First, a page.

Boris Tunnel scrapped
SDLP minster Nichola Mallon has welcomed the scrapping of the 'Boris Tunnel' to Scotland and called for the money to be spent on "turbocharging" Northern Ireland's infrastructure.
The British government had committed £20 million towards planning for new transport links between the UK regions - including the Scotland to Northern Ireland tunnel which has now been scrapped.
Described by government sources as now "dead", the route had already been thrown into doubt as early as this May when Transport Secretary Grant Shapps suggested an alternative 80km tunnel to connect Ireland and Wales, with Holyhead to Dublin mooted as a more realistic option.
Civil engineers have suggested the second route would reduce landside infrastructure costs, helped by a relatively shallow water depth.
However, briefings from the Treasury have indicated it has been taken off the table completely by Chancellor Rishi Sunak as one of a number of projects he has withdrawn funding for before next month's planned Budget.
Originally announced by Boris Johnson as a bridge project and recently branded the "world's stupidest tunnel" by former prime ministerial aide Dominic Cummings and "fantasy" by SDLP leader Colum Eastwood, it would have cost up to £15 billion.
Nicola Sturgeon said: "If you've got £20 billion available to build a bridge, I'm pretty sure me and I'm sure equally the First Minister of Northern Ireland would be able to find things to spend that on right now that actually would be really useful to accelerate the progress to net-zero".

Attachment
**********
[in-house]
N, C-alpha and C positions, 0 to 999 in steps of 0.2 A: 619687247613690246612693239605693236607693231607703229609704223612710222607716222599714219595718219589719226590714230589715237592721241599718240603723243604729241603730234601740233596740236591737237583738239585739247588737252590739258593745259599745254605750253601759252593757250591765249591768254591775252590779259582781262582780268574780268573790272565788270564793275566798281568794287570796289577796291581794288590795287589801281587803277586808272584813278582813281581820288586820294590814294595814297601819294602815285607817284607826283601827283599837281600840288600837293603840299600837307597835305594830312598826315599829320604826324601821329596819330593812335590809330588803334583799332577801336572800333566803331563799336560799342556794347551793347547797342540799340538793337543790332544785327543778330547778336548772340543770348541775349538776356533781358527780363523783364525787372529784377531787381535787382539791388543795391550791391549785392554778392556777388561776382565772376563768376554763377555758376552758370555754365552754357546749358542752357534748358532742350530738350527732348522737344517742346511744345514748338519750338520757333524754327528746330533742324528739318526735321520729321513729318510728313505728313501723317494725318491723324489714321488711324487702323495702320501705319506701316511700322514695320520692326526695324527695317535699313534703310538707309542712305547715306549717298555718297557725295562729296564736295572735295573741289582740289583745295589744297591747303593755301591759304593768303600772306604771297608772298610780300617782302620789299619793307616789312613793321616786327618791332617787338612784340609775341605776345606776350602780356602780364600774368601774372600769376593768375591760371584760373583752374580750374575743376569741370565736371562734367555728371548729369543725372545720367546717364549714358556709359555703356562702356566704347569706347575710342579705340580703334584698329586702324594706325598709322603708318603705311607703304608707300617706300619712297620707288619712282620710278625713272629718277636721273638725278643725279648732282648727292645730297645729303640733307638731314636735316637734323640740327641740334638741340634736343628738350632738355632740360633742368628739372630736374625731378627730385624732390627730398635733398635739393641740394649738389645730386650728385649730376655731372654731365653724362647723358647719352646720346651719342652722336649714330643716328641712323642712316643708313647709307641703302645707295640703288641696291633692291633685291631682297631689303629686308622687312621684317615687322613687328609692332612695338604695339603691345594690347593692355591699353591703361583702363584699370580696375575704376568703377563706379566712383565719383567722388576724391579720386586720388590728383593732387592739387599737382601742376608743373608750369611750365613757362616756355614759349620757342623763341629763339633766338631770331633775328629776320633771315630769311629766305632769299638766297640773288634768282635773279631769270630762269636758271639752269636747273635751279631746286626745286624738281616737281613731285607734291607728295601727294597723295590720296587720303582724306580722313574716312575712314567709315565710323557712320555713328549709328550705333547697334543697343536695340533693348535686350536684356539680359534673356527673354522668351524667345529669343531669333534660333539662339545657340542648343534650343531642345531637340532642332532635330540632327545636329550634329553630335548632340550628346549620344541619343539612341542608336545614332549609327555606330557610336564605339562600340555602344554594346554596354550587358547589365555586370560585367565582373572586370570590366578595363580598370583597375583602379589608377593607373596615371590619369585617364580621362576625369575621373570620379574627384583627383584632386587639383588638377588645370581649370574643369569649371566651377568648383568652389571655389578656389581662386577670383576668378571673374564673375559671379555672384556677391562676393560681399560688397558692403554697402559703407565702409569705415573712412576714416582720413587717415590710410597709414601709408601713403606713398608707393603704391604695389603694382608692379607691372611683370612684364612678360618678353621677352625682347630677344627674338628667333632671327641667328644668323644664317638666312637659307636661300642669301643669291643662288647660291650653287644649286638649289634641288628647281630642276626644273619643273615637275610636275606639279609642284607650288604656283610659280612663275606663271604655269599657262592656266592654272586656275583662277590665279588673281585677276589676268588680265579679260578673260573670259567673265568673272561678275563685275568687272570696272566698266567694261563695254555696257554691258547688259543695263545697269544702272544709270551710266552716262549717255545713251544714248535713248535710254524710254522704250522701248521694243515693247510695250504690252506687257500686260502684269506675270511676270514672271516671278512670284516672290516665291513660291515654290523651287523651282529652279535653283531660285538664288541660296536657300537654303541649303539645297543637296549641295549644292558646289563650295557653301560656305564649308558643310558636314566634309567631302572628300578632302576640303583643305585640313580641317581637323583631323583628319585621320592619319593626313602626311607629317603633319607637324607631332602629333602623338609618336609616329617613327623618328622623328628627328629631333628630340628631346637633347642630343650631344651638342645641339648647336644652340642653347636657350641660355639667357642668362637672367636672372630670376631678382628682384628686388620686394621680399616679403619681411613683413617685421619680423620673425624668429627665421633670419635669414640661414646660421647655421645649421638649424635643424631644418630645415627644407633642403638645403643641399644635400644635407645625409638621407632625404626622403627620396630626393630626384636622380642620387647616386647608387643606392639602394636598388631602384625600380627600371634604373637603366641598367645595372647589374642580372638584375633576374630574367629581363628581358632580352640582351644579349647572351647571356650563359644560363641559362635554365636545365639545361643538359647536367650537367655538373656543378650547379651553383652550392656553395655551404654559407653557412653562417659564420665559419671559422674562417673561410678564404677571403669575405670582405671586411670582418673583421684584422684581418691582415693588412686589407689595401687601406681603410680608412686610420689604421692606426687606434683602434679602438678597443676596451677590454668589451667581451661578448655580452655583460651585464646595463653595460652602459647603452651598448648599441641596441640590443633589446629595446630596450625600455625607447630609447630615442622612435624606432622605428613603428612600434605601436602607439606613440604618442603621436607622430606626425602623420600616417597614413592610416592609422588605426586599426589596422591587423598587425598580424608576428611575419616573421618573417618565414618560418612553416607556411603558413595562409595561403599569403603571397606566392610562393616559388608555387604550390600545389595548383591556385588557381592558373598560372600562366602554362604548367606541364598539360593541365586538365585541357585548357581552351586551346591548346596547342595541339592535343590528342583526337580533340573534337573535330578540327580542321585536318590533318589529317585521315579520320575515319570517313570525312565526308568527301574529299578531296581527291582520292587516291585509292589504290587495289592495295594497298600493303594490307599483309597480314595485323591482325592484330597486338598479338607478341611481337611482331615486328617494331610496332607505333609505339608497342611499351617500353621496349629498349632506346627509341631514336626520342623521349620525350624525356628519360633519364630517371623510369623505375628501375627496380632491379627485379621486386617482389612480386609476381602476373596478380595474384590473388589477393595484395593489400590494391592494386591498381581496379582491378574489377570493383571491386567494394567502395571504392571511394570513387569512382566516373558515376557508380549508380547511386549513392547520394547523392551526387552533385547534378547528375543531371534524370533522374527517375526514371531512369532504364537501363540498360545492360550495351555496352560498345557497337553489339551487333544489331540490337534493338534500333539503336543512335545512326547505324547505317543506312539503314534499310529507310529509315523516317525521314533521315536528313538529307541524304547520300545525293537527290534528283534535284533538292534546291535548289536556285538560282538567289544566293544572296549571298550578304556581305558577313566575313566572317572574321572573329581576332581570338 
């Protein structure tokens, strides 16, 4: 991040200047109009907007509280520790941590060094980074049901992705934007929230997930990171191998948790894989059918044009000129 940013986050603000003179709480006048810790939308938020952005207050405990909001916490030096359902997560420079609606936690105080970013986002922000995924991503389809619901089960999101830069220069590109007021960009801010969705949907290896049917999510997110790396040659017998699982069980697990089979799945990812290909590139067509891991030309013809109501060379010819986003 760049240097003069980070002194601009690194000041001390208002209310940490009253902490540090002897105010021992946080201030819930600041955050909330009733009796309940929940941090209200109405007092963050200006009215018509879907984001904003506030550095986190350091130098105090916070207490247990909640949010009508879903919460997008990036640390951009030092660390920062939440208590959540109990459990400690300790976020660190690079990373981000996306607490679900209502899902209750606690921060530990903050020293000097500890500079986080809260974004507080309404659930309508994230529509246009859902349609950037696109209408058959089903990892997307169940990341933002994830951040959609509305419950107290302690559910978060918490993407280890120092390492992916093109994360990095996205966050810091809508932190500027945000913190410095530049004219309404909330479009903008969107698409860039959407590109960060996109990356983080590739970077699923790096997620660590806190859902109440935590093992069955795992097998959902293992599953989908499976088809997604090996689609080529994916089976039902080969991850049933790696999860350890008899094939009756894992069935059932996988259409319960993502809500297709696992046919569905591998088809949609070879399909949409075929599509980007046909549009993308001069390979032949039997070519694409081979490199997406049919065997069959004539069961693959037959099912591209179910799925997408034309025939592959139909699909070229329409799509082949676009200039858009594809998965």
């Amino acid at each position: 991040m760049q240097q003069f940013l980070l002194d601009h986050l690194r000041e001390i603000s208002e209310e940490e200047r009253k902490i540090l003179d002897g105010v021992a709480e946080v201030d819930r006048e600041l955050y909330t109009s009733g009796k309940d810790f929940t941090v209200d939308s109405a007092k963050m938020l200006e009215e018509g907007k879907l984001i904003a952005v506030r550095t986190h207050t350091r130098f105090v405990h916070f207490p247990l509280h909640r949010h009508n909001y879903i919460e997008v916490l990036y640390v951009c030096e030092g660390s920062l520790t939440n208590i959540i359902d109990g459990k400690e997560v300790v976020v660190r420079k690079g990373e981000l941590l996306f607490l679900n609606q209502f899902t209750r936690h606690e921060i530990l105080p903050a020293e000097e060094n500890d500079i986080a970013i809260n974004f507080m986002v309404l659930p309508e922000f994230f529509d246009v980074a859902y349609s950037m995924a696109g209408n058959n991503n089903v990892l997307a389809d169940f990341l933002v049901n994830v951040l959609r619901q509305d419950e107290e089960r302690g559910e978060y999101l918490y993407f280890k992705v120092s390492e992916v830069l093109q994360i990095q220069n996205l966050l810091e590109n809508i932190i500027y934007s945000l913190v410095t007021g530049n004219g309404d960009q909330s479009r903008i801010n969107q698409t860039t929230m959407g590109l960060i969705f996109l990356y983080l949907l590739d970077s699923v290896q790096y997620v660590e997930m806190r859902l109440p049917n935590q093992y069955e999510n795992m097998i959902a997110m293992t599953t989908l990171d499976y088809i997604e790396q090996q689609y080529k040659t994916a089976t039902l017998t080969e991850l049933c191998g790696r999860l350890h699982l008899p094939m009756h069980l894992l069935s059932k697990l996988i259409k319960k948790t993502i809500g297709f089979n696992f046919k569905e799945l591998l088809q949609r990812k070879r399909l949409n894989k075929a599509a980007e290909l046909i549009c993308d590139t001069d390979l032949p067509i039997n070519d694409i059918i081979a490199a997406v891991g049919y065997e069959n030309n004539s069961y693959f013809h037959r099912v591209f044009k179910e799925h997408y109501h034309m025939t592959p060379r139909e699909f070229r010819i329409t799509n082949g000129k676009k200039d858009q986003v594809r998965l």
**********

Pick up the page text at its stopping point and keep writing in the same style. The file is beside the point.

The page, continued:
However, it was heavily backed by unionists, with DUP MP Sammy Wilson saying "we expect the space between Scotland and Northern Ireland to be filled - at some stage in the future with a physical link", something dismissed by Alliance leader Naomi Long as a "giant unionist umbilical cord".
A Department of Transport spokesman insisted yesterday "boosting connectivity across the UK and improving transport infrastructure are at the heart of our levelling up agenda" and said the government still plans to fully assess a feasibility study.
"We asked Sir Peter Hendy to lead a Union Connectivity Review to look at future transport priorities, based on the wider strategic case for investment and the benefit it will bring to people and businesses across the UK.
"On the back of his interim report in March, we have committed £20m to develop plans that can assess options on road and rail schemes.
"We're now looking forward to his final recommendations ahead of the Spending Review, where we will consider and confirm funding plans for delivering improved connectivity between all parts of the UK."
It is Boris Johnson's second expensive failed plan to build a bridge, one he launched while London mayor as a tree and flower-covered crossing of the River Thames was scrapped despite an unrecoverable outlay of £53m.
Infrastructure minister, Ms Mallon said: “I welcome that commons sense has now prevailed and there will be no more time wasted chasing the £20bn vanity bridge that Boris Johnson was proposing. Now that this distraction is out of the way, the British Government needs to make good on the commitments that they have made to people under New Decade New Approach to provide the long promised funding to allow us to turbocharge our infrastructure, to better connect our communities and to tackle the climate emergency.”